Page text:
Sister poem #7:
RED-HANDED In Canoga Park: Root Causes & How It Is All My Fault
by Alexis Rhone Fancher
We were five, and three. I had just learned how to ride. You sat behind me on my blue bike, hung on tightly the four blocks to the drugstore. They had toys. Paddle Ball, Jacks, stuffed animals. I was entranced by the My Merry Kitchen set. Thumb-sized boxes of Ivory Snow, Kleenex, Ajax, and my favorite, a perfect replica bottle of Windex. The stuff of my dollhouse dreams. The restraint I had exhibited on previous visits failed me. I jabbed my finger through the cellophane, that tiny, blue bottle irresistible. You palmed the tiny Clorox, reached for the Brillo pads. “Hey!” the manager shouted, his bigness looming down the aisle. There was no place to hide.When I ran, you froze. When I got on my bike and sped off, you faced the music. This day has defined our sisterhood. I was five for Pete’s sake. Forgive me.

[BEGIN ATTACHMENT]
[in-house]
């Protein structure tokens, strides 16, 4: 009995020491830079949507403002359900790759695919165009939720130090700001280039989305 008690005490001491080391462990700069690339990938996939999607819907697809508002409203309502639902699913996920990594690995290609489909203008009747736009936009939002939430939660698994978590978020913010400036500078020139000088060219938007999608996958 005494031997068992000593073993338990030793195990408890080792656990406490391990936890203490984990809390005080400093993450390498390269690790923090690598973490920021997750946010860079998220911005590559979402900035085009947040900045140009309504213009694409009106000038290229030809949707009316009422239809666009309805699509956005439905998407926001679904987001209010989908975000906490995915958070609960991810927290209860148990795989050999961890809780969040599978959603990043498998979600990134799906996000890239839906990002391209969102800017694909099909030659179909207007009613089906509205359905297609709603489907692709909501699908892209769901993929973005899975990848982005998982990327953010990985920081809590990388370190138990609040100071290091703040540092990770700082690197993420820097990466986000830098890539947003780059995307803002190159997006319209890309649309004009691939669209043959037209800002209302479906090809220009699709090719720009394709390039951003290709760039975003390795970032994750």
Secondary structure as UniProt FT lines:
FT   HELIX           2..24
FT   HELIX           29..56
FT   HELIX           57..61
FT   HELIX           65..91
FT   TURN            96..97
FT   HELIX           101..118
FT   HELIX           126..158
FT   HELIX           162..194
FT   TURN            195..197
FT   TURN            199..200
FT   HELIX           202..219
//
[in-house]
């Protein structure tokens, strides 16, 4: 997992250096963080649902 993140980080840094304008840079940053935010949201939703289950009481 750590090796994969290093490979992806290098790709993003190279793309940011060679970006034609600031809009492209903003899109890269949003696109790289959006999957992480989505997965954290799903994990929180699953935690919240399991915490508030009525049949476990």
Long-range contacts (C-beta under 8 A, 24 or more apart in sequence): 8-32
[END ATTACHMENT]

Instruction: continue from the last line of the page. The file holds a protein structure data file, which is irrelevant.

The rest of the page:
PHOTO: My Merry Supermarket set (Windex bottle in upper left), circa late 1950s-early 1960s.
ABOUT THE AUTHOR: Alexis Rhone Fancher’s poem, “when I turned fourteen, my mother’s sister took me to lunch and said:” was chosen by Edward Hirsch for inclusion in The Best American Poetry of 2016. She is the author of How I Lost My Virginity To Michael Cohen and other heart stab poems, (Sybaritic Press, 2014), and State of Grace: The Joshua Elegies, (KYSO Flash Press, 2015). She is published in Rattle, The MacGuffin, Slipstream, Wide Awake:Poets of Los Angeles, Hobart, and elsewhere. Since 2013 Alexis has been nominated for seven Pushcart Prizes and four Best of The Net awards. She is poetry editor of Cultural Weekly. Find her at alexisrhonefancher.com